If you go with an IDE hard drive there’s a almost guaranteed chance that you already have two interfaces on your motherboard if its socket 7 or later and a fair chance you have at least one if its a 486 board. It should look like this though on mostly older boards if it is present it may not have the plastic guide around it and just be pins.

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If your board does not have a built in connector or if your using SCSI your going to need to add a controller card. The faster the slot the better with PCI being the best followed by EISA and VLB and finally ISA. Here are two typical examples of 16 bit ISA controller cards.

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You generally do not need to do anything but insert them in the slot and hook up the drives. You may need to set or adjust some jumpers but other then that they should load their own BIOS’s on boot up. If your running SCSI remember that that last device on the chain needs to have its jumper set to terminate (check your drives manual, most can still be found online), if there is no device on the final connection on your SCSI cable you may need a terminator. The terminator pictured below is actually for an external SCSI chain but the internal ones are similar.

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Also if you’ve gone the IDE route and are having trouble getting the IDE drive detected try switching the Slave/Master setting if you have a second drive or CD drive present as some drives and setups are just oddly picky about that. Also try swapping between the two styles of IDE cables if you have them. Especially if its an older motherboard.

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The newer style cable is on the left. As you can see there are much more ribbons then the older style cable on the right. Keep in mind that you need to be using the newer style 80 pin ribbon (on left) if you want to take advantage of higher speeds if you are using a ATA-33 through ATA-133 drive and controller otherwise it will still work but you will be limited in speed.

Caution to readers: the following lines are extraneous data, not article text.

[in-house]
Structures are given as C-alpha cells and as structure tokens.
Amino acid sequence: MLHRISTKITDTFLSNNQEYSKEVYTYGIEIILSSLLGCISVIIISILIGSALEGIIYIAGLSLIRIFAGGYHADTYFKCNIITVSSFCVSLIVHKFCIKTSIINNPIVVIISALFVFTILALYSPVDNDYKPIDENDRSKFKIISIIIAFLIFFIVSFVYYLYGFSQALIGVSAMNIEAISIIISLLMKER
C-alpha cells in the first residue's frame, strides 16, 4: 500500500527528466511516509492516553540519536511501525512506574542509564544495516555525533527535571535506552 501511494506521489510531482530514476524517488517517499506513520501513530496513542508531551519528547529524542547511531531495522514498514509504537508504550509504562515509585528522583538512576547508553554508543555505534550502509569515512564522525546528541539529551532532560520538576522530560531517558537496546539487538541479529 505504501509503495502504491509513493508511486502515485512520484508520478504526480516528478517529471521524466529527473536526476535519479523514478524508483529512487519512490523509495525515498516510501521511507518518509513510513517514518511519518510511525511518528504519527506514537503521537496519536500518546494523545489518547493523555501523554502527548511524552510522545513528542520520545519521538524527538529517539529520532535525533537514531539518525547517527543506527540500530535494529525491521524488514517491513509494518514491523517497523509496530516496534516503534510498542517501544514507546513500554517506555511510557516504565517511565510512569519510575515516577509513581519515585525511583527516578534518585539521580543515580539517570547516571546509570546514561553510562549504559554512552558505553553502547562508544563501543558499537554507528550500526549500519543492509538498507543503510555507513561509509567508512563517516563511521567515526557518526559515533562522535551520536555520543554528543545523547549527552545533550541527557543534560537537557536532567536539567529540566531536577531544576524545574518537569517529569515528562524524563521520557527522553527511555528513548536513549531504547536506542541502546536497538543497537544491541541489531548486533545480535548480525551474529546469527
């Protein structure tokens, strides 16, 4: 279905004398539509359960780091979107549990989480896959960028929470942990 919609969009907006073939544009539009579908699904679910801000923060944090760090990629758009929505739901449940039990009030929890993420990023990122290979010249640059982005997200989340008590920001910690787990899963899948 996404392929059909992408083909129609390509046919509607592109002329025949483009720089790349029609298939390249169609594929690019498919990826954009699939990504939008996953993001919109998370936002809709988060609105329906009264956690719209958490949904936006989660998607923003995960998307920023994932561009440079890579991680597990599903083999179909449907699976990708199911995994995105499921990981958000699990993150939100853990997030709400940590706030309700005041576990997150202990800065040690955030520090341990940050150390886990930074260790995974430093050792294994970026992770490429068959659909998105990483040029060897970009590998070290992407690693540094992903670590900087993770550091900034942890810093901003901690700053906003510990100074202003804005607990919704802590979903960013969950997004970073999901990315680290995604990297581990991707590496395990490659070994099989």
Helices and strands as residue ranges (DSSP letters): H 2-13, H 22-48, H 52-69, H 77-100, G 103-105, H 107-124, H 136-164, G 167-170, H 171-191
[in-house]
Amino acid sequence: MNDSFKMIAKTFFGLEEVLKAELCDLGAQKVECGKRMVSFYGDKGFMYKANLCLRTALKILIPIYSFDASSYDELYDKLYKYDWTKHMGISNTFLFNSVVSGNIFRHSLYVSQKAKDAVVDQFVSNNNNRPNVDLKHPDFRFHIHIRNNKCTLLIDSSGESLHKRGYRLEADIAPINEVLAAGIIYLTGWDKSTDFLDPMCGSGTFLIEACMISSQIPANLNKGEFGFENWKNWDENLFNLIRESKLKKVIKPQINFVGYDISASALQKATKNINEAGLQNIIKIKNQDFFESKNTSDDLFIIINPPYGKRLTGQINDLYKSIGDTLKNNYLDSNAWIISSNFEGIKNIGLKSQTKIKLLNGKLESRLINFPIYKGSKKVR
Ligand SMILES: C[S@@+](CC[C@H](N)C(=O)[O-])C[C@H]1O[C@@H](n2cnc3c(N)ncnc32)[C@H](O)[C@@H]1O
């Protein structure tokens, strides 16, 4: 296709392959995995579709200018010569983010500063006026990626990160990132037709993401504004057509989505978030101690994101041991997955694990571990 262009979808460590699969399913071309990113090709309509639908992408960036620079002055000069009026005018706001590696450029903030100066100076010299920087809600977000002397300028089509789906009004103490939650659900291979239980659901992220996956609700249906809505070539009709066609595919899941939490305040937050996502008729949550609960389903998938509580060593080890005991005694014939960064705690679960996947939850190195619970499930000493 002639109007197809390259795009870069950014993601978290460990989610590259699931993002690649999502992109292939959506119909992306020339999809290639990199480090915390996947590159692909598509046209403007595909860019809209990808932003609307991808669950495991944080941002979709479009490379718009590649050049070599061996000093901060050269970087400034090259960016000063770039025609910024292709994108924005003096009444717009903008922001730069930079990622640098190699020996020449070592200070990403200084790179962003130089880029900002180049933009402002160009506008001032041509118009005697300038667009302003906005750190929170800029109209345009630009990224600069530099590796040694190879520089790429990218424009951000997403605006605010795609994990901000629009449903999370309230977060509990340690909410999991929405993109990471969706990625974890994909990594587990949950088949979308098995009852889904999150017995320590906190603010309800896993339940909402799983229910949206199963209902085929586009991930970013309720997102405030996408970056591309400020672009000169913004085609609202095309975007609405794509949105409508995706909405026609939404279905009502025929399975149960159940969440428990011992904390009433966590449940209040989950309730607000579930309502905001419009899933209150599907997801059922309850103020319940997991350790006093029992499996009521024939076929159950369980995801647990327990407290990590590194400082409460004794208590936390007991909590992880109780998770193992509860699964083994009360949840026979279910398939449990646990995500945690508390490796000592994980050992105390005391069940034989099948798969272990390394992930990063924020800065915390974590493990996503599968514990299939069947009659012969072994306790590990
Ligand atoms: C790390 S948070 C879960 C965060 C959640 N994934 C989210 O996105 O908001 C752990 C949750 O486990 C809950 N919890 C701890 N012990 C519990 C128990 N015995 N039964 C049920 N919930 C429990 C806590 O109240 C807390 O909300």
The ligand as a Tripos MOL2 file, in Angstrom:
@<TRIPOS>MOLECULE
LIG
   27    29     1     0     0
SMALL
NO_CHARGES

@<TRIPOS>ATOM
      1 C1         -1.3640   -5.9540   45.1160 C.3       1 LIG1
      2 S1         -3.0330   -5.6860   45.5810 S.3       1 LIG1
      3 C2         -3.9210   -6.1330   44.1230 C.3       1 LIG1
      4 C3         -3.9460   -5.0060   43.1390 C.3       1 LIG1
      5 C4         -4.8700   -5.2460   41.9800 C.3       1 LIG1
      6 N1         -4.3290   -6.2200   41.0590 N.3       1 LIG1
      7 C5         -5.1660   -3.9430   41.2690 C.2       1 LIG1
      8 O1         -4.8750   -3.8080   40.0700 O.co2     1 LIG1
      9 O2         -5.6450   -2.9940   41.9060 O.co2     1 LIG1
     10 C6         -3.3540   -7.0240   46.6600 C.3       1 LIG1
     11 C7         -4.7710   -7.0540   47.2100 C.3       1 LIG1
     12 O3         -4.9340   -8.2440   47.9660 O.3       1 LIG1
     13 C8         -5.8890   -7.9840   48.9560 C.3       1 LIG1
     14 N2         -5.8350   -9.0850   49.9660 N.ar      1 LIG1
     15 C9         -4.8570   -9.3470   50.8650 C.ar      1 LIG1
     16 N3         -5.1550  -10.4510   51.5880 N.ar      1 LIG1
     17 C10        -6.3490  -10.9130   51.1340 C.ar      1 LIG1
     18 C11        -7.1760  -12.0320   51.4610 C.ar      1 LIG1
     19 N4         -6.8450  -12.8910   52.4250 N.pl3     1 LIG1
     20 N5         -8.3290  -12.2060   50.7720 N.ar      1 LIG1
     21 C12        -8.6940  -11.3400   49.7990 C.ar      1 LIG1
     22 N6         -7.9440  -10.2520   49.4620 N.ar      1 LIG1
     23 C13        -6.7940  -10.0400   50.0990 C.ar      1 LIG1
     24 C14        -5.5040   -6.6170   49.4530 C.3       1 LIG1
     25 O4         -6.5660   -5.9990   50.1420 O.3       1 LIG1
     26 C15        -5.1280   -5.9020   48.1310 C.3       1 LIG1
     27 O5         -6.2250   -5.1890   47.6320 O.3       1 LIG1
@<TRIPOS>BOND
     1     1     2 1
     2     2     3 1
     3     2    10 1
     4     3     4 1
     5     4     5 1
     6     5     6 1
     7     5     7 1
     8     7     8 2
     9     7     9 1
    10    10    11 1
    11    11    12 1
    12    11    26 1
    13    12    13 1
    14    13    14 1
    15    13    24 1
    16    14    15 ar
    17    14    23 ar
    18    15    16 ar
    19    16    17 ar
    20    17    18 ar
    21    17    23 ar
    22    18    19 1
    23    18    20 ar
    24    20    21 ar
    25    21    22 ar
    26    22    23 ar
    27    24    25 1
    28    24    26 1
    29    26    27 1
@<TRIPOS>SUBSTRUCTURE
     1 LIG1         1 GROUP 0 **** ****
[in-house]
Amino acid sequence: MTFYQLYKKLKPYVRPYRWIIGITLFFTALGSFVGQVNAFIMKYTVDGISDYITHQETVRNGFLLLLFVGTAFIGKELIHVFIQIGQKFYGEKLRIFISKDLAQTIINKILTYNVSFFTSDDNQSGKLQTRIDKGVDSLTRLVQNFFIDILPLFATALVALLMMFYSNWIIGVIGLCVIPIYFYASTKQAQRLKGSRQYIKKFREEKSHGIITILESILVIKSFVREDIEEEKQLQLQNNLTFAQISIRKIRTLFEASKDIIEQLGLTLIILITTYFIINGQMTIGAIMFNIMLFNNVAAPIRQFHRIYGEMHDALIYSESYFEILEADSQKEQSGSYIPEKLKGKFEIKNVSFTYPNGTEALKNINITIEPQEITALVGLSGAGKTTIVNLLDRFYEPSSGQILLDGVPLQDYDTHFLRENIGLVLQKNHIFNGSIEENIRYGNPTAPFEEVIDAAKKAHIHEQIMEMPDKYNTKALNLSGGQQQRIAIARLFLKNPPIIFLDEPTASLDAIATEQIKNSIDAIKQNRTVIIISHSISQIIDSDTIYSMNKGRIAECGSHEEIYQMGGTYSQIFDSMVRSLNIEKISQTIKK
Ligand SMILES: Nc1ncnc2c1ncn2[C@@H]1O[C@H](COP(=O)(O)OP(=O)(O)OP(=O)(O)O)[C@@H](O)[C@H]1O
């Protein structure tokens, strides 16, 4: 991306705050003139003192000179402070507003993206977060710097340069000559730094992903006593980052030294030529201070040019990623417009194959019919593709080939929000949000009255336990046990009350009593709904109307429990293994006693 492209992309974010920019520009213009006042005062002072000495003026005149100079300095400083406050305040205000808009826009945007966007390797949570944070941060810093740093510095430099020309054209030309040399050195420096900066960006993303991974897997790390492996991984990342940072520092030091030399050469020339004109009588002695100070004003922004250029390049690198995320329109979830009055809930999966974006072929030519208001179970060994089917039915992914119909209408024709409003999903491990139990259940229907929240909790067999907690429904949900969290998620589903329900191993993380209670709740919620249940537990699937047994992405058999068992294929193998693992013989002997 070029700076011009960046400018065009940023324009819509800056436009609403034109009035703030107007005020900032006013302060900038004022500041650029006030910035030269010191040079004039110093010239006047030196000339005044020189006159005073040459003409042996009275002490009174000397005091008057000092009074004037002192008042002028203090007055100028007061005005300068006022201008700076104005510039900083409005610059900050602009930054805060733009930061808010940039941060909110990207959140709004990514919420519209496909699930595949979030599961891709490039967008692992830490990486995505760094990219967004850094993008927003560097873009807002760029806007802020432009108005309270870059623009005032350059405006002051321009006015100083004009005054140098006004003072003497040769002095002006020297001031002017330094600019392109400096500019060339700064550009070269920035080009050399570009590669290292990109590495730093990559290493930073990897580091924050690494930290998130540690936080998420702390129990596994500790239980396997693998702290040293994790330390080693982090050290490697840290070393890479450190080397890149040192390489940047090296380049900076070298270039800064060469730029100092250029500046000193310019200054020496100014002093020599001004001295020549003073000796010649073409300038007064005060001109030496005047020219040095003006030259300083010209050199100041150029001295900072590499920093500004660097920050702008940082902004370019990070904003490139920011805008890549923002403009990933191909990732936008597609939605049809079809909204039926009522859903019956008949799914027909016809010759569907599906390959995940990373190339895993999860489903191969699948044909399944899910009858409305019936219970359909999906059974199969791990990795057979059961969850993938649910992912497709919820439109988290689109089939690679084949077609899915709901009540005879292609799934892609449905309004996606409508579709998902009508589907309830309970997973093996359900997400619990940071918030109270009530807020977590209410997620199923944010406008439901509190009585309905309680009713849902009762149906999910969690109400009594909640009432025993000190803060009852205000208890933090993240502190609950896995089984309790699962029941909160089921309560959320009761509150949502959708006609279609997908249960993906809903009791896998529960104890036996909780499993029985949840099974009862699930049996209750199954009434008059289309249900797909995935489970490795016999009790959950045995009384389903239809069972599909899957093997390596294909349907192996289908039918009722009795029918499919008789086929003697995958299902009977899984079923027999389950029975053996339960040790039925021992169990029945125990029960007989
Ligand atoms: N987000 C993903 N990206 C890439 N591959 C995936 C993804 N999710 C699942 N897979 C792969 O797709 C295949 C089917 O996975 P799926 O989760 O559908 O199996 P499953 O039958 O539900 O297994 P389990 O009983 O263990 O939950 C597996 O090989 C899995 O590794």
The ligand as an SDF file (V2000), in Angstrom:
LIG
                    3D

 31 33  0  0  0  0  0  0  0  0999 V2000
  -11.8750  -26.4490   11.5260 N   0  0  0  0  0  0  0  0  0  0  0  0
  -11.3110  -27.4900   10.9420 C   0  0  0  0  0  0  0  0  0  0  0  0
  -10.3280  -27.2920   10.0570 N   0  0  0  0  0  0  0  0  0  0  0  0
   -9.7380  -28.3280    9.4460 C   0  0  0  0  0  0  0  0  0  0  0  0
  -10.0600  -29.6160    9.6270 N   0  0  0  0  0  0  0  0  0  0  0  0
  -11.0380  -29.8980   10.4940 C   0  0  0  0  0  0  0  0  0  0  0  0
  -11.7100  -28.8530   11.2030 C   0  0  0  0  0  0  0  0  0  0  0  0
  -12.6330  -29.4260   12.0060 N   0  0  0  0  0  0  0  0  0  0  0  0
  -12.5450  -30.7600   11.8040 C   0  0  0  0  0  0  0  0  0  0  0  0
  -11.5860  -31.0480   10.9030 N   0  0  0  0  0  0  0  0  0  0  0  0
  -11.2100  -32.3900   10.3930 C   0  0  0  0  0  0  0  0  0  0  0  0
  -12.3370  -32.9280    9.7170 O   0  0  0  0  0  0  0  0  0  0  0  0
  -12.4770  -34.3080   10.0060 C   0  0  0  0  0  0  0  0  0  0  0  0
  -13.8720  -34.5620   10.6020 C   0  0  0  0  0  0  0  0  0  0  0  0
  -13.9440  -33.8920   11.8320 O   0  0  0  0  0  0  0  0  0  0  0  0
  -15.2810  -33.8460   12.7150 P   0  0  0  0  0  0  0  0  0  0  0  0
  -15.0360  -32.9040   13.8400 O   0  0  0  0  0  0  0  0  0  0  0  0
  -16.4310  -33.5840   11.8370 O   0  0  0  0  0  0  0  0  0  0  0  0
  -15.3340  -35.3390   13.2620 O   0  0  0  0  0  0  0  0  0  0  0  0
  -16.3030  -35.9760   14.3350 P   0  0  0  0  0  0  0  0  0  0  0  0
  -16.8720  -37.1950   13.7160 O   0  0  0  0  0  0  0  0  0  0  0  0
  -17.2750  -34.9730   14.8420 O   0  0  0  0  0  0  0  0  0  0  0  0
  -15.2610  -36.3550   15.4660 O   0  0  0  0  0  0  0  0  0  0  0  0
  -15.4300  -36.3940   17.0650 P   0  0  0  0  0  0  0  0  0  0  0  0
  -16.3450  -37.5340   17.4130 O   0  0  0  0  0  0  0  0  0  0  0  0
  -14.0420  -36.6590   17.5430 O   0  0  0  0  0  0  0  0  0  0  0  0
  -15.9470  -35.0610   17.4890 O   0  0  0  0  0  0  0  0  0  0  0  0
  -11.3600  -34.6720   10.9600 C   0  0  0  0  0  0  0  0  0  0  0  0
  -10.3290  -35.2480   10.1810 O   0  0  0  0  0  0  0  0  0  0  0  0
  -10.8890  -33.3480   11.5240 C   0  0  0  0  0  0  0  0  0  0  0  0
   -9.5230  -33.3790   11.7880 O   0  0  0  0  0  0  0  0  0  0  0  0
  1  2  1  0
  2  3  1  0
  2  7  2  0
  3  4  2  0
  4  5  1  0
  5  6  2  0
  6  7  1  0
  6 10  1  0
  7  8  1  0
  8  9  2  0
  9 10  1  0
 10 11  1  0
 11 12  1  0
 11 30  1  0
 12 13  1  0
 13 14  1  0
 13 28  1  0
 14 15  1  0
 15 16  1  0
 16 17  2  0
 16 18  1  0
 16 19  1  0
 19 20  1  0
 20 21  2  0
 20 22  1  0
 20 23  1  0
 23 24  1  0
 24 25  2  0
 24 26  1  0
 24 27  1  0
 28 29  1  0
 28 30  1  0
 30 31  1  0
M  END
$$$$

You may also come across some oddball types or full  height drives. As far as I know these drives are basically functionally identical but different sized.

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The IDE “Bigfoot” drives were popular with Compaq in the earlier Pentium days. There very large but thin and are in general slow. you would probably have a hard time fitting these in a standard tower setup and I’ve only come across them in OEM cases. The SCSI is a full height drive which is an older style and is taller then a more common 3.5″ drive.

dossetupdd

Newer SCSI drives may use a combined connector that combines the power and data cable. These are usually pretty fast drives (15,000 RPM’s) that come from servers and are pretty overkill for a vintage system. If you do want to use one though you’ll need a adapter that changes the single connector to a 68pin SCSI and molex connector.

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Okay now hopefully BIOS is detecting your hard drive on boot so we can get to the business of installing DOS. If your CMOS battery is dead or you also just installed a 1.44mb floppy drive you may need to enter the BIOS and setup the drive. Its also useful to know how to access the BIOS to set boot order in case you want to use a 3rd party CD disk partitioner. Generally you can access the BIOS during boot my pressing Delete or F2. Usually your boot screen will tell you this information in the lower section of the screen. BIOS screens and options vary wildly between systems so mine may not be representative of yours but most of them are similar in key respects.